Setting Up a .mgedrc File

Lee A Butler

Army Research Laboratory
Survivability/Lethality Analysis Directorate

    Aberdeen Proving Ground

Eric W Edwards

SURVICE Engineering Company

    4695 Millennium Drive

Dwayne L Kregel

SURVICE Engineering Company

    4695 Millennium Drive

Approved for public release; distribution is unlimited

Similar to the preferences or settings options in other computer applications, the .mgedrc file is a useful tool to customize the look and functionality of the U.S. Army Ballistic Research Laboratory - Computer-Aided Design (BRL-CAD) package and minimize potentially time-consuming actions. Using Multi-Device Geometry Editor (MGED) commands and the Tcl/Tk scripting language, users can modify default settings, specify features to be toggled on or off whenever MGED is started, establish typing shortcuts for a command or a series of commands, locate and size the command and geometry windows, and perform a host of other customizations.

The command to create/update a .mgedrc file with the graphical user interface (GUI) is found under the File drop-down menu. When the Create/Update .mgedrc command is called, it writes an extensive list (~500 lines) of default settings and comments representing the default state of the command and graphics windows.

As shown in Figure D-1, there are two basic parts to a .mgedrc file: (1) the information before the MGEDRC_HEADER and (2) the information after the MGEDRC_HEADER. The information before the header is any text created by the user. The information after the MGEDRC_HEADER is written by the Create/Update .mgedrc command and is a comprehensive list of the default settings and options for the MGED user interface. If any edits are made to the .mgedrc text after the header, these changes will be overwritten by the default settings if the Create/Update .mgedrc command is called again. The information before the HEADER, however, is not changed.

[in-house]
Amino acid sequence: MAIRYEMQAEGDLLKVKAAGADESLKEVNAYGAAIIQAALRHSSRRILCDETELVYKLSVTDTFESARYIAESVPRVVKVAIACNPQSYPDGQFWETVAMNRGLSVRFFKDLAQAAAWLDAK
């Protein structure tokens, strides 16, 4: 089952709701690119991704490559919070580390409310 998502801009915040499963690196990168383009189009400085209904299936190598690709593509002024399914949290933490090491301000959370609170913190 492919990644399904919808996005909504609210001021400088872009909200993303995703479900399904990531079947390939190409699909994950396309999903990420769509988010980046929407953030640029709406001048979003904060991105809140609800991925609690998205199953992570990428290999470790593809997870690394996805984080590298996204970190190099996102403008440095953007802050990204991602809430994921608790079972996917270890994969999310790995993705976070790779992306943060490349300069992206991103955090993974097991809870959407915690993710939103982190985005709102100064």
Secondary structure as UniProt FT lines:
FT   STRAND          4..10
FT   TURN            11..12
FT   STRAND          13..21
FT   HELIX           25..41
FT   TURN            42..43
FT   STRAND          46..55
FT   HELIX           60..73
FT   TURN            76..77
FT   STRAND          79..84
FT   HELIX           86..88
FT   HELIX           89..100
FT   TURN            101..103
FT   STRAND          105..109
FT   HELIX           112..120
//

Remember that when creating/updating .mgedrc files, if any conflicting/repeated commands are found, BRL-CAD "obeys" the last command listed.

In Figure D-1, note that lines have been added before the header to show different raytracing options and the commands have been sectioned into functional divisions separated by comment fields (comment fields are denoted by the symbol "#").

Figure 1. The two basic parts of the .mgedrc file: (1) information before header, and (2) information after header.

Each command includes the following four basic components:

  • the "proc" (procedure) prefix,

  • a unique name,

  • arguments, and

  • the body (i.e., commands that MGED should execute).

The symbol ";" signifies command separation (a return), and the symbol "$" inserts the value of the subsequently named variable.

The following text discusses some specific examples of the type of shortcuts that can be created by users to expedite common operations such as executing raytraces with particular parameters, accepting and rejecting edits, setting azimuth and elevation, etc.

First, the command to execute a specific kind of raytrace can often be long and tedious to type. For example, if a user wanted to render an image in a window 256 pixels high and wide, with a background color of white, and with the ambient light set to 0.7, the following text would have to be typed:

rt -s256 -C255/255/255 -A.7

However, it is a simple matter to add a line to the user's .mgedrc file to automate the calling of this instruction. The user's line might be as follows: